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From the 'Ante-natal' Scenario to the Present

Bilkiz Alladin

By Narendra Luther
Oxford University Press, New Delhi, 2006, pp. 423, Rs. 550.00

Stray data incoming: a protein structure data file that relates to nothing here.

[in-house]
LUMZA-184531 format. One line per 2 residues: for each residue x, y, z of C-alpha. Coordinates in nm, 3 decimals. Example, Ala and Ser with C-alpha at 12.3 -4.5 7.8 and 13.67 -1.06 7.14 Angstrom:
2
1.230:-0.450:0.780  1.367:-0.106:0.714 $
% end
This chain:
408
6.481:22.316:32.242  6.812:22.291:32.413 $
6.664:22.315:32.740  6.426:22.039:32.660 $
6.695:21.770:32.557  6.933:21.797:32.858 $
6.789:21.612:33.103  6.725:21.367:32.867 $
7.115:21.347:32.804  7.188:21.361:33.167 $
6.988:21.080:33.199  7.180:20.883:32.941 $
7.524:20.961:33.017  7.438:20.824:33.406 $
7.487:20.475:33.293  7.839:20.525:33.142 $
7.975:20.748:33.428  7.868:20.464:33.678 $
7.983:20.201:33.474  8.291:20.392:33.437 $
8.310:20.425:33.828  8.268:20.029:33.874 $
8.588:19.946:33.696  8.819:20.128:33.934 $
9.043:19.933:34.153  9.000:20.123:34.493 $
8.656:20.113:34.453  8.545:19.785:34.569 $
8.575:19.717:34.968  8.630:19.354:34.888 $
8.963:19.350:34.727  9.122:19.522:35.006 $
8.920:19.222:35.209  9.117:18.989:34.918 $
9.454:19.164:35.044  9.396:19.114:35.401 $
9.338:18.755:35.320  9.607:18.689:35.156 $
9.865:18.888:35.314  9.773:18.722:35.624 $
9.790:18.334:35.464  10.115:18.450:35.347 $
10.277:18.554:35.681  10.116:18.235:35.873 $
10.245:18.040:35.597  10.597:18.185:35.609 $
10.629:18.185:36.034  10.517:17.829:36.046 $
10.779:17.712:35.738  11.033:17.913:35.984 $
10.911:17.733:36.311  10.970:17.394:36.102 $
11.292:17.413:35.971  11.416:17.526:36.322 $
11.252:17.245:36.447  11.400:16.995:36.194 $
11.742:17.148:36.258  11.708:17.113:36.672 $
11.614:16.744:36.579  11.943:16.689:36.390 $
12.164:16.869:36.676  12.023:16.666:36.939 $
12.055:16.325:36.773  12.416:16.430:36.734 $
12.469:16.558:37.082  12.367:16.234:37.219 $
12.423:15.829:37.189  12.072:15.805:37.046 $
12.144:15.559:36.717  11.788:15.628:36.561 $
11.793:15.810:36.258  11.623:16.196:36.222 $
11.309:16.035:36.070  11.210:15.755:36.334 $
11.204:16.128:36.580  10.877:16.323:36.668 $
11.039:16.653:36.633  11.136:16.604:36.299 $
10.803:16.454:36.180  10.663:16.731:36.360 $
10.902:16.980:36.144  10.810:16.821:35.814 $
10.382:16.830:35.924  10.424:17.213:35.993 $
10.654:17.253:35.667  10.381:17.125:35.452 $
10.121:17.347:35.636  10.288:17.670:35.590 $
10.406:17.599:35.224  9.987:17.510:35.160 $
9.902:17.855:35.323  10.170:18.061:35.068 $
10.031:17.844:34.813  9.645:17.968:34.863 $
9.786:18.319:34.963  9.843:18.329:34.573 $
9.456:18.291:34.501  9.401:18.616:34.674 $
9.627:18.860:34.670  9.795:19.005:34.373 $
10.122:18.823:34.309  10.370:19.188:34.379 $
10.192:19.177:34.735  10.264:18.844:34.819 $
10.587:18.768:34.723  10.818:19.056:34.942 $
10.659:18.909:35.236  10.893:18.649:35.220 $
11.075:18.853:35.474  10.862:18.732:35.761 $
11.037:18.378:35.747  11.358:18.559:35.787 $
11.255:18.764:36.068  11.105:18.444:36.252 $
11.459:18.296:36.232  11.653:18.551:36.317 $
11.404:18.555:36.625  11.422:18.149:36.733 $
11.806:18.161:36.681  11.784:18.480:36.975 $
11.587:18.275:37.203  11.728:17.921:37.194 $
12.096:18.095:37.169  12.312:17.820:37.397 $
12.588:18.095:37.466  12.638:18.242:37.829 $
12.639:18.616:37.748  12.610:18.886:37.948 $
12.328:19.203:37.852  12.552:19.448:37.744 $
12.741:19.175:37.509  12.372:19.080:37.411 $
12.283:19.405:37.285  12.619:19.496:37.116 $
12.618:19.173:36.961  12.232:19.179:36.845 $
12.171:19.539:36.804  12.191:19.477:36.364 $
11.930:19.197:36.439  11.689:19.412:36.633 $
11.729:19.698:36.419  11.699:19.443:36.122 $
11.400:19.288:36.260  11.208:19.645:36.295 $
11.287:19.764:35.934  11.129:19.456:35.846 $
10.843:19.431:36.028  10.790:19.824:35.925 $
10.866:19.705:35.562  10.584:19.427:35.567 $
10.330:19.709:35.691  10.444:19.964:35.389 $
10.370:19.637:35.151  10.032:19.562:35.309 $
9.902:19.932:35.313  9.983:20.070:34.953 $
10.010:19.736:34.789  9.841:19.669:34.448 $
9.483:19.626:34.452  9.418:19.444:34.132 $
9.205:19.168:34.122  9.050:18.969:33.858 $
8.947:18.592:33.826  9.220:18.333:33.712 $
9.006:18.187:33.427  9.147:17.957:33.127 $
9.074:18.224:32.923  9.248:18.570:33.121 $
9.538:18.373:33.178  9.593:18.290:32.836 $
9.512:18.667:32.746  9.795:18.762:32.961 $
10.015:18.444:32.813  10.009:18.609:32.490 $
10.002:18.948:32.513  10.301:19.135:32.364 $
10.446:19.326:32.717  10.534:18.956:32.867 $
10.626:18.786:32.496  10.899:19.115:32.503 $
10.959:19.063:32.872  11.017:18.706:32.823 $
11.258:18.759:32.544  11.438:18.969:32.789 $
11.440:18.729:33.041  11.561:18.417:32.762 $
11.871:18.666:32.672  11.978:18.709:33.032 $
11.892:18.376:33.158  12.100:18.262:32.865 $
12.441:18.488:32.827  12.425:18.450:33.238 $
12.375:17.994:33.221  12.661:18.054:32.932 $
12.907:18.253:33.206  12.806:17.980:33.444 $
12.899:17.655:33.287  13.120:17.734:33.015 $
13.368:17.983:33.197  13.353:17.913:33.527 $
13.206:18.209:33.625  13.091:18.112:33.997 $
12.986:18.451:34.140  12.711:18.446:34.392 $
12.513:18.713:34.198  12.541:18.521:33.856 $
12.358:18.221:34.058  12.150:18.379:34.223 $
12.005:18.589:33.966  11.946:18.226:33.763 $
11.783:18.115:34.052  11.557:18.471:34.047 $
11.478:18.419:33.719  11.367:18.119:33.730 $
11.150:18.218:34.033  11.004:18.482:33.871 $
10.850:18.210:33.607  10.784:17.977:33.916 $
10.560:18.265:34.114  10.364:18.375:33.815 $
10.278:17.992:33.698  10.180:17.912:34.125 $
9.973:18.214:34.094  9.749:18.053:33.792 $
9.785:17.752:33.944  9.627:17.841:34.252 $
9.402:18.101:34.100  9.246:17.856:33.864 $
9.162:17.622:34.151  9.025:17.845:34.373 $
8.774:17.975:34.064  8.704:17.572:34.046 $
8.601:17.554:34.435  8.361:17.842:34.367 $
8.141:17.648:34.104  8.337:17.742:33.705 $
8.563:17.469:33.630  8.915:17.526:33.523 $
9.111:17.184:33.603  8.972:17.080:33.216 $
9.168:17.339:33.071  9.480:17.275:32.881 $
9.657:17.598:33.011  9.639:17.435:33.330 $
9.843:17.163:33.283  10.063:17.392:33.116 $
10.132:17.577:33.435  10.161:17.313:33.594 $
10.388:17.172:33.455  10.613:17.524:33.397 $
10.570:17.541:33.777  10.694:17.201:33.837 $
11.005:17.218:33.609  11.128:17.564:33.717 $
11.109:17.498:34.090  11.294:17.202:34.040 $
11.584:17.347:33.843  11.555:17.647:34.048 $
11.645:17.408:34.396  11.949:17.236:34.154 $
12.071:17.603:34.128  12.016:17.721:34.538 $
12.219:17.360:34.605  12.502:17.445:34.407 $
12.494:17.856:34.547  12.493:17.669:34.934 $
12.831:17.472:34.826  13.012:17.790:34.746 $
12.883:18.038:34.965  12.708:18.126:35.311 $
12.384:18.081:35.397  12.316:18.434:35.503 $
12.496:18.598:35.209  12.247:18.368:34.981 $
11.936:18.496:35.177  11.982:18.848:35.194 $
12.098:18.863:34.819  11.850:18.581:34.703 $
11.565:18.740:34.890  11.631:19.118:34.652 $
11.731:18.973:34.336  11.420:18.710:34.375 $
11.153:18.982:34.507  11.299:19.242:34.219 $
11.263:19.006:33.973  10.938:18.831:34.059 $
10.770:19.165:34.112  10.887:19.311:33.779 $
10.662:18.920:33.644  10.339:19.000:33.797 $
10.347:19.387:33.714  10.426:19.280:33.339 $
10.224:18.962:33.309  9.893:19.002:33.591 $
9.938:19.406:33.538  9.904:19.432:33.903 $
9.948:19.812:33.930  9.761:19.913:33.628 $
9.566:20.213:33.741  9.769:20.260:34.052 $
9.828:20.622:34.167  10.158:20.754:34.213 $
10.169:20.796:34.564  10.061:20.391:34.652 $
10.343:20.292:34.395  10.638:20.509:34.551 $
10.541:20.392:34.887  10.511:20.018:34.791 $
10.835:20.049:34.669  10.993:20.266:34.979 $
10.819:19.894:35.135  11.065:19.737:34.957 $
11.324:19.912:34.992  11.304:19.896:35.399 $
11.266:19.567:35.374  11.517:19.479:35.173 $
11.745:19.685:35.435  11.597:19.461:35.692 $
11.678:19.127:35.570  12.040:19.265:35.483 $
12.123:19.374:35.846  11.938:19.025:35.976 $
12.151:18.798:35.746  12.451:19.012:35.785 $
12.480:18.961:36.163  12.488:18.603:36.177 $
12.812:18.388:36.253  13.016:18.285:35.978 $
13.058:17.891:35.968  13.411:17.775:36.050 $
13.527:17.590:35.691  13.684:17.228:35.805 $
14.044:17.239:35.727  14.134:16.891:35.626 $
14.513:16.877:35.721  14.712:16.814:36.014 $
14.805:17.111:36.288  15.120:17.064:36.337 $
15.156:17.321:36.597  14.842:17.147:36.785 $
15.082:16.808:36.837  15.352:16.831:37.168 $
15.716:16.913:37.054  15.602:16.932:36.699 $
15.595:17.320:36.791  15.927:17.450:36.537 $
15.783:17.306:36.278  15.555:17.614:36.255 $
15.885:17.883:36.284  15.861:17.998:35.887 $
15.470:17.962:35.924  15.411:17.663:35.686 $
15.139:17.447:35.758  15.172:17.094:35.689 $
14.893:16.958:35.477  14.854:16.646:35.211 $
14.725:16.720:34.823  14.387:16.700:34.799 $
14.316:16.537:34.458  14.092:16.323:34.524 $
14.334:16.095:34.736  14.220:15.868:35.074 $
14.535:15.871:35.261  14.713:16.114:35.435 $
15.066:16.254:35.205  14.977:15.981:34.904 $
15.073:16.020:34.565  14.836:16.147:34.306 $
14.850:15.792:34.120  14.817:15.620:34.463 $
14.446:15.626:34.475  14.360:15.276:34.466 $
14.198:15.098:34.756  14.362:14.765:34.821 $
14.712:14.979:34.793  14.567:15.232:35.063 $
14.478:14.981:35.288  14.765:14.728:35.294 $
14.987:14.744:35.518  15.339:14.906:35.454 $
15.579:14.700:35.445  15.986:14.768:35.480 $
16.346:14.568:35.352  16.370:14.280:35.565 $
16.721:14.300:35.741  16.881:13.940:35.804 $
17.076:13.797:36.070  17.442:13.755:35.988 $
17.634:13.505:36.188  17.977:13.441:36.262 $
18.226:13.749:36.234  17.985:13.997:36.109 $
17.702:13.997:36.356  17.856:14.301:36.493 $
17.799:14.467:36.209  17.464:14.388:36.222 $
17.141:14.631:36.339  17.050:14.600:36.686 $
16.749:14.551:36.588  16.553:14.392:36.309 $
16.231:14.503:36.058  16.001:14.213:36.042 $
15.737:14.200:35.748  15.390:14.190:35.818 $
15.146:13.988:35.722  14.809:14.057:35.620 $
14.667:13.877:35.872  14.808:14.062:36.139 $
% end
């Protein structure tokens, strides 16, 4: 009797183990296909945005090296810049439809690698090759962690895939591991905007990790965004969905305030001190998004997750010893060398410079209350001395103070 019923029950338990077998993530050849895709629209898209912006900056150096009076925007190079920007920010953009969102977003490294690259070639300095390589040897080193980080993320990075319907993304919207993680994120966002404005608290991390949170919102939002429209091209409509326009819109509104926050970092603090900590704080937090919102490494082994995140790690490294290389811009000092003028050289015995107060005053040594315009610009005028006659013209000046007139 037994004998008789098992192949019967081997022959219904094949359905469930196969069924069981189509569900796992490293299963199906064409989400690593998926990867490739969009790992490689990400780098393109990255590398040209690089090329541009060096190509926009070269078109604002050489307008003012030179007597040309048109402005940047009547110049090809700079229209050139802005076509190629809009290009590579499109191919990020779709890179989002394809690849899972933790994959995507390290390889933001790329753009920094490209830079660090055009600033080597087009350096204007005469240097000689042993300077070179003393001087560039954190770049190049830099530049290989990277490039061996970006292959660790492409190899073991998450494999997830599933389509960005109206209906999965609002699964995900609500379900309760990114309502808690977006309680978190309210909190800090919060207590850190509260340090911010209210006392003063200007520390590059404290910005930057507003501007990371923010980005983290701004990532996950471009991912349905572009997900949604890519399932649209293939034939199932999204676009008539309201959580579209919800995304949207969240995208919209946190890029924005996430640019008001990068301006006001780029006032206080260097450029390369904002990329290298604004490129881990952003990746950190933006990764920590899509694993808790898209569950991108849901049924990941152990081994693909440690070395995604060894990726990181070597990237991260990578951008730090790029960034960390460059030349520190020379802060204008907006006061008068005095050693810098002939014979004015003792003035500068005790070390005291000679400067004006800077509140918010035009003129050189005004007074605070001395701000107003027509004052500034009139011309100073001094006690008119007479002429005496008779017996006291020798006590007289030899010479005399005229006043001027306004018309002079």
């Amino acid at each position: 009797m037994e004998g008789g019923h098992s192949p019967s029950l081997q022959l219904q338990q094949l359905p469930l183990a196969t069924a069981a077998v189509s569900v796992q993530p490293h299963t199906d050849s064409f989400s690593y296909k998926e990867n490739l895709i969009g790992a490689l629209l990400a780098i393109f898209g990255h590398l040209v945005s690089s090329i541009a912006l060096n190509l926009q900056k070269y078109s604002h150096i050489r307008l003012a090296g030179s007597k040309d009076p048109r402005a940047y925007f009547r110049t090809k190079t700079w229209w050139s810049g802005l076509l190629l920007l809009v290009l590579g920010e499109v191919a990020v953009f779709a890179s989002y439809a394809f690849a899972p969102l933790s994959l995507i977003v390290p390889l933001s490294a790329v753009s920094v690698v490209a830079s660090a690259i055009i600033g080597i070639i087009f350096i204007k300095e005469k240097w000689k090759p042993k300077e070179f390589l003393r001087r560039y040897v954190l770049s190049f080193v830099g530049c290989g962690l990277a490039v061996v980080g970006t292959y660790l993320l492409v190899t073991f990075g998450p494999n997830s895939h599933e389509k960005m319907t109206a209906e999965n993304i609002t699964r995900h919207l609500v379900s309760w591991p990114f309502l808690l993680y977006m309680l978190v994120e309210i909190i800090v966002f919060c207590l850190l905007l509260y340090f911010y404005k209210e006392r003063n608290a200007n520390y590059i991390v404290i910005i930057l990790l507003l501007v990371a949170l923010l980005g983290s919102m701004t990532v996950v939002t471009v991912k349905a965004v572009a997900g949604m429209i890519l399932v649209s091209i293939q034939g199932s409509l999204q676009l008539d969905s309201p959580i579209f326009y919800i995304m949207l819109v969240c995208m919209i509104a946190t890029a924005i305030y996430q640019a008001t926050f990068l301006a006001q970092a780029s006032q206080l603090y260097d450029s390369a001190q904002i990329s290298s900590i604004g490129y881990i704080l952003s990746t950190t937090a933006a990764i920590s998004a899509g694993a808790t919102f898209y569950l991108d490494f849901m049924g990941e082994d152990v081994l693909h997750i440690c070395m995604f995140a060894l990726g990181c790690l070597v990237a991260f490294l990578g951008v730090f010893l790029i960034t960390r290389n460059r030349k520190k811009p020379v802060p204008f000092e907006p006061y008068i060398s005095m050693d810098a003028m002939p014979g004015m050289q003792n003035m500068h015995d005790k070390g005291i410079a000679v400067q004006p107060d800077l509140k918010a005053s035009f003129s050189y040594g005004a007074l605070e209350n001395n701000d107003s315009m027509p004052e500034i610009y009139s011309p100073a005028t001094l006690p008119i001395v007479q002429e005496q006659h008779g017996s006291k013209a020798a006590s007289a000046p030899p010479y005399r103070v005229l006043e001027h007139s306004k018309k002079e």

Until some years ago, there were hardly any books on the history of Hyderabad written in English by Indians, and historians and research scholars had to necessarily pour over Urdu and Persan manuscripts in the Archives Department and libraries. Then suddenly there was a spurt of them ranging from small pamphlet like booklets to lavish coffee-table publications. Narendra Luther’s first book was on Mohamed Quli, the poet-king of Golconda and the founder of Hyderabad city. This book, Hyderabad: A Biography was published first in 1998 by Orient Longman , and as the author says in his preface, was quickly sold out and there was a great demand for it. A new edition was published by Oxford University Press in 2004. This edition has been updated and has many additions, bringing it up to the present time. On the cover is a painting of the Charminar by M.F. Husain.   This edition also has footnotes which in the opinion of this reviewer makes the historical material doubly interesting. They were deliberately avoided in the earlier edition, as the author again explains, it is commonly believed that readers find footnotes distracting. A bibliography and a list of oral history narrators is also there. A great deal of history in Hyderabad is often hearsay. There are hundreds of persons who can give very different versions of the same event. There are also often very exaggerated. In the Charminar area, there is a saying that if an eagle flew, the local people would say a buffalo flew – “cheel oodhi, to bole bhes oodhi”. So the historian has to be very careful.   Condensing the history of two dynasties – the Qutb Shahs and the Asaf Jahs – and modern Andhra Pradesh, a total of four hundred and fifty years into three hundred and eighty-two pages could not have been an easy task, but the author has wisely picked out details of important events and lives and achievements of well-known personalities and knit them into an easily readable narrative.   Beginning with what he calls “the ante-natal scenario”, Luther describes how a small hillock becomes the Golkonda Fort, the capital of a kingdom and the seat of power of seven kings. The well-known love story of the prince and the dancing girl—Mohammed Quli and Bhagmati is described, and the building of the new city of Bhagnagar or Hyderabad, part fact, part fiction, part fantasy. Luther carries on, describing the rise ...

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